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Dr. Maude Elizabeth Seymour Abbott





Year of Birth / Death

1869 - 1940


Medical School

Bishop's Medical College


Geography

LOCATION
Canada


Career Path

Internal medicine: Cardiology
Diagnostic and therapeutic services: Pathology
Dr. Maude Elizabeth Seymour Abbott



Milestones

YEAR
1936
ACHIEVEMENT
Dr. Maude Abbott invented an international classification system for congenital heart disease, which became the definitive reference guide to the subject.


Inspiration

Early in life, Maude Elizabeth Seymour Abbott showed ambition for a career in medicine. While still an undergraduate at McGill University in Montreal, she asked her grandmother if she might become a doctor. Her grandmother replied, "Dear child, you may do anything you like." In spite of intervention on her behalf from a relative—John Abbott, a McGill graduate who had been dean of its law faculty from 1855 to 1880—she was prevented from entering McGill Medical School because she was a woman, a typical barrier for the times. She enrolled at Bishop's Medical College in Montreal instead.



Biography

In 1889 Maude Abbott's application to study medicine at her undergraduate alma mater, McGill University, was rejected, because school policy barred women until 1917. Instead she earned her doctor of medicine degree from Bishop's Medical College of Montreal, Canada, and later earned worldwide recognition for her research on heart disease. The heart disease classification system she developed became the standard reference guide and was useful in the development of many innovations in cardiology, such as the operation to cure "blue baby syndrome," developed by Helen Taussig, M.D., Alfred Blalock, M.D., and surgical technician Vivien Thomas.

Born Maude Babin in St. Andrew's East, Quebec, Maude Abbott was abandoned by her father and orphaned at seven months of age when her mother died of tuberculosis. Her maternal grandmother, Mrs. William Abbott, adopted her and her surname was changed to Abbott.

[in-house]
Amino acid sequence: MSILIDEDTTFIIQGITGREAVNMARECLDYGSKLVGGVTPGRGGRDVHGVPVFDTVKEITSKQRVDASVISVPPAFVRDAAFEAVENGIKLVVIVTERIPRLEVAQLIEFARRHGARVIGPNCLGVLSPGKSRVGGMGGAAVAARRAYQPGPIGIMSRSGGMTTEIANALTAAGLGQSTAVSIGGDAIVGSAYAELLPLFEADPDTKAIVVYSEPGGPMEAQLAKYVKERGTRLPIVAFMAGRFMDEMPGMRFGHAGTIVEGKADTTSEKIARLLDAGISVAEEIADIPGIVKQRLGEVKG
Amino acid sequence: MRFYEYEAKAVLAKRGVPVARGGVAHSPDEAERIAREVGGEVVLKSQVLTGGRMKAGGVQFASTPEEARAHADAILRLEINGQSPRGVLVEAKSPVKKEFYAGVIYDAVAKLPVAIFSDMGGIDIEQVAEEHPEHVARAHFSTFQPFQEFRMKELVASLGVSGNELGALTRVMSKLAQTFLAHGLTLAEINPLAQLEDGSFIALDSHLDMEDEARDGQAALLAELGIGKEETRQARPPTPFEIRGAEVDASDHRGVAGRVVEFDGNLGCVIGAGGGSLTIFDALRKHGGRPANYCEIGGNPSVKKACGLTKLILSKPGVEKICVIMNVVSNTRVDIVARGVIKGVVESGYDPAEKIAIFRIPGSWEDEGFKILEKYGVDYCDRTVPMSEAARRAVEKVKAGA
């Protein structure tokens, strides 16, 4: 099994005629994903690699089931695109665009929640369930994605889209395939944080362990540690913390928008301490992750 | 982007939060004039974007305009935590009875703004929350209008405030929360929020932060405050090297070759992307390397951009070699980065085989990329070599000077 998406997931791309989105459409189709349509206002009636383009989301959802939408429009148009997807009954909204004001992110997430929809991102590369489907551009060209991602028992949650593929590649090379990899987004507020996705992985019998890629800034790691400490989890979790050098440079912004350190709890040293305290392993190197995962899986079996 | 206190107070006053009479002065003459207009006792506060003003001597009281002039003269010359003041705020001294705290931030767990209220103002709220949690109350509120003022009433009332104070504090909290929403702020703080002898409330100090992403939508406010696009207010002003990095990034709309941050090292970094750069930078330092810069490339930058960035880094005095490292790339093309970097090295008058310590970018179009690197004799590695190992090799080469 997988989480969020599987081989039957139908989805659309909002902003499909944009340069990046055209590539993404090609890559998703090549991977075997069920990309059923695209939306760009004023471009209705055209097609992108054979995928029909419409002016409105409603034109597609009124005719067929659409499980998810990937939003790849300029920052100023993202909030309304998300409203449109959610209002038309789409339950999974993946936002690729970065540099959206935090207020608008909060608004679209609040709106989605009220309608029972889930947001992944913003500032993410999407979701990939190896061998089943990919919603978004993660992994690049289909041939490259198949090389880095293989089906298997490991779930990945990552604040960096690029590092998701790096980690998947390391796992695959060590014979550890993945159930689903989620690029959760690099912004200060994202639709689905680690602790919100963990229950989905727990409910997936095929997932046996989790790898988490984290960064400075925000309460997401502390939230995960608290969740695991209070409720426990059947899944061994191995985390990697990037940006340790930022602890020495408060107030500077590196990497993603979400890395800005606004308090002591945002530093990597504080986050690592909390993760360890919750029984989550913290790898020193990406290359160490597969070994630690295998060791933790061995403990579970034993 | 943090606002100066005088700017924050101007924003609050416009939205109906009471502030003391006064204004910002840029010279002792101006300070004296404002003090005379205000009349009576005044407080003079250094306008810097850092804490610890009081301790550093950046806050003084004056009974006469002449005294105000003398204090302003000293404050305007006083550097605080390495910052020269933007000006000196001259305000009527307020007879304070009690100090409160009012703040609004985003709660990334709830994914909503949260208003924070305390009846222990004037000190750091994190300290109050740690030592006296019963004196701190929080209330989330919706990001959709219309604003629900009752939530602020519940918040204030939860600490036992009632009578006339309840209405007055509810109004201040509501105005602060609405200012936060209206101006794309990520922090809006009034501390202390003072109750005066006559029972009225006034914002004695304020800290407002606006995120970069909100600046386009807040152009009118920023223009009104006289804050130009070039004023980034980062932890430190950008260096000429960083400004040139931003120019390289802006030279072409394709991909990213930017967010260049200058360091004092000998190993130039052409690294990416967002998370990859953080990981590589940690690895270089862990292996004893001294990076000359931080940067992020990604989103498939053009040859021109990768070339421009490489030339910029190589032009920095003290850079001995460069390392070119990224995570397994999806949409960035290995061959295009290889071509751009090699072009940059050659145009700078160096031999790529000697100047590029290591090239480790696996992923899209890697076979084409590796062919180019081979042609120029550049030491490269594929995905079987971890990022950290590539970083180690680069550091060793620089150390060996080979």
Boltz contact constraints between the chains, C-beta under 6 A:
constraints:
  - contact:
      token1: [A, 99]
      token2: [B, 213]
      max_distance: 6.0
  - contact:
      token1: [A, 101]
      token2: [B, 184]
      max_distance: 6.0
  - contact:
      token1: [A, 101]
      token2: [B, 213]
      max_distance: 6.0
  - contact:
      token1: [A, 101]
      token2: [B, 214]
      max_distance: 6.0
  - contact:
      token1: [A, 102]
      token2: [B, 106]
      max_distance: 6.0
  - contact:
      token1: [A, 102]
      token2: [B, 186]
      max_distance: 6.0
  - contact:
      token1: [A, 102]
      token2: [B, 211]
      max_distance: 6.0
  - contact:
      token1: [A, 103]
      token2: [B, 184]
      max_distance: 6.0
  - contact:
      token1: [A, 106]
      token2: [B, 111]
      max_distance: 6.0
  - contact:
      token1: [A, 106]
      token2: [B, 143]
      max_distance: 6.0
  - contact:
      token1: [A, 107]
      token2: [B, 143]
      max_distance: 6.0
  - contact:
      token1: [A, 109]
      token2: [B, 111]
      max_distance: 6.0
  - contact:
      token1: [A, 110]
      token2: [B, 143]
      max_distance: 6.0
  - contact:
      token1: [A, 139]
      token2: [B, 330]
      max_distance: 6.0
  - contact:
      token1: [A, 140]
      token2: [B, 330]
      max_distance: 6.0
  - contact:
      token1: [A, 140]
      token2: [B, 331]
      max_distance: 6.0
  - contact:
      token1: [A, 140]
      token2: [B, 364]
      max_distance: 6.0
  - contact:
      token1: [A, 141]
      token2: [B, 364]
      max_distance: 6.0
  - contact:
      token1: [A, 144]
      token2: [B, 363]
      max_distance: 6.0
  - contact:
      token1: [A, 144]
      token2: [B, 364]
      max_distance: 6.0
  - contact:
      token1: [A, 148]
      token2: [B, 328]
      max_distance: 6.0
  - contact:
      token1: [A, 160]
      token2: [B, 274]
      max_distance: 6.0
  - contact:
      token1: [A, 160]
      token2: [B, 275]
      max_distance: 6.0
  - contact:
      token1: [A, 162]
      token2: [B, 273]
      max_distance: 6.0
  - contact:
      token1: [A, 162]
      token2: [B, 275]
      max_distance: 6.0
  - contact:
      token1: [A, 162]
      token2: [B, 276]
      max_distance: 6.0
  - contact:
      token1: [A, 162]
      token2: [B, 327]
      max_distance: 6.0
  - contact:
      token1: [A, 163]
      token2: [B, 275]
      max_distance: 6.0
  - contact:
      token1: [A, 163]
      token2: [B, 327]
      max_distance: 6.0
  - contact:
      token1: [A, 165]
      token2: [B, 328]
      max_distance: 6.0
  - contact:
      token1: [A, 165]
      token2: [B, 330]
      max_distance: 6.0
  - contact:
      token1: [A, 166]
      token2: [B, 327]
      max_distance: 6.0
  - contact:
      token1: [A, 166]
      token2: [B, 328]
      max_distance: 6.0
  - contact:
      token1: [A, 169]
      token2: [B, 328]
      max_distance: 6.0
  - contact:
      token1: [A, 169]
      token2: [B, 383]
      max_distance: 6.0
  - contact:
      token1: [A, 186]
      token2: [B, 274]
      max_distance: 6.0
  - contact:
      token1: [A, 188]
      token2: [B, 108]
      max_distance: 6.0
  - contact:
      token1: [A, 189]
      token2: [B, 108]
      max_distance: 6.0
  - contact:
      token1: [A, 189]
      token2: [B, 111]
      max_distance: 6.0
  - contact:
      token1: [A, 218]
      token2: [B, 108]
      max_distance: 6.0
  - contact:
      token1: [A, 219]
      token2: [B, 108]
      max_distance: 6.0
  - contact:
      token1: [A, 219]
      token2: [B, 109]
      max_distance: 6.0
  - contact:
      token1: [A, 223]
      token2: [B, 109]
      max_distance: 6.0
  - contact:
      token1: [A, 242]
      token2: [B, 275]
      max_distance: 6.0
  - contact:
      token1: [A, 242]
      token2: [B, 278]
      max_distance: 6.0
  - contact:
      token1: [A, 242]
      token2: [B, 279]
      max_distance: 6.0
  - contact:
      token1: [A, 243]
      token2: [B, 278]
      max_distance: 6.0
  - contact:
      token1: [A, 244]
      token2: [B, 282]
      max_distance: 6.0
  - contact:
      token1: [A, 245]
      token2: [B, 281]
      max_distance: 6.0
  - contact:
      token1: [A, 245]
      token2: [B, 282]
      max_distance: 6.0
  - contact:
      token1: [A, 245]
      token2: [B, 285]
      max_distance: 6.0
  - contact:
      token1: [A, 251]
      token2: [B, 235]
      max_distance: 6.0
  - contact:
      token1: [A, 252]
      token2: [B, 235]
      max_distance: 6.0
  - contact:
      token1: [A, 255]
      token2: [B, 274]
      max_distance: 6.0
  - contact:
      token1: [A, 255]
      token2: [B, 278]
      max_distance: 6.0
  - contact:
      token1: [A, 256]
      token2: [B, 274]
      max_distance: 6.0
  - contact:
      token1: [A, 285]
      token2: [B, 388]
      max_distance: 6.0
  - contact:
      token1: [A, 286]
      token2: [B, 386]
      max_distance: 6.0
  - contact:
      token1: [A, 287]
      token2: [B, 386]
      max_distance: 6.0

Early in life, Maude Elizabeth Seymour Abbott showed ambition for a career in medicine. While still an undergraduate at McGill University in Montreal, she asked her grandmother if she might become a doctor. Her grandmother replied, "Dear child, you may do anything you like." In spite of intervention on her behalf from a relative—John Abbott, a McGill graduate who had been dean of its law faculty from 1855 to 1880—she was prevented from entering McGill Medical School because she was a woman, a typical barrier for the times.

With the encouragement of Dr. William Osler, a physician who taught at McGill, Abbott launched a public campaign to offer medical courses for women at the university. Though her cause was supported in the public press, it went unfulfilled at McGill. Undaunted, she sought admission to Bishop's.

Abbott was the only woman in her class at Bishop's Medical College, one of the first Canadian universities to admit women as medical students. She graduated in 1894 with the Chancellor's Prize and Senior Anatomy Prize, and several years later, following post-doctoral studies in Europe, she set up practice in Montreal. Gradually, she earned great professional respect for her work on cirrhosis and heart murmurs, and was even accepted into the all-male Medico-Chirurgical Society.

In 1898, Dr. Abbott won an appointment at McGill as assistant curator, then curator, of the university's medical museum, where she developed a classification system for thousands of uncatalogued medical specimens, including heart defects. Her work and demonstrations became so popular that they became a compulsory part of the school's curriculum.

When Dr. William Osler, a widely respected Canadian pathologist and professor of medicine, was preparing his System of Medicine in 1908, he asked Abbott to write a chapter on congenital heart disease. She based her groundbreaking article on findings of more than 400 cases. "It is by far and away the very best thing ever written on the subject in English, possibly any language," Osler noted in 1910. McGill University later acknowledged her achievements with an assistant professorship and an honorary degree in 1910, though it was another eight years before women were admitted to the medical school.

By the end of her career, Dr. Maude Abbott's publications numbered more than one hundred. Her Atlas of Congenital Heart Disease, published in 1936, described a thousand cases and became the basis of information about modern heart surgery. In 1936, at Dr. Abbott's retirement, McGill awarded her a second honorary degree, recognizing her as both a teacher and scientific investigator.



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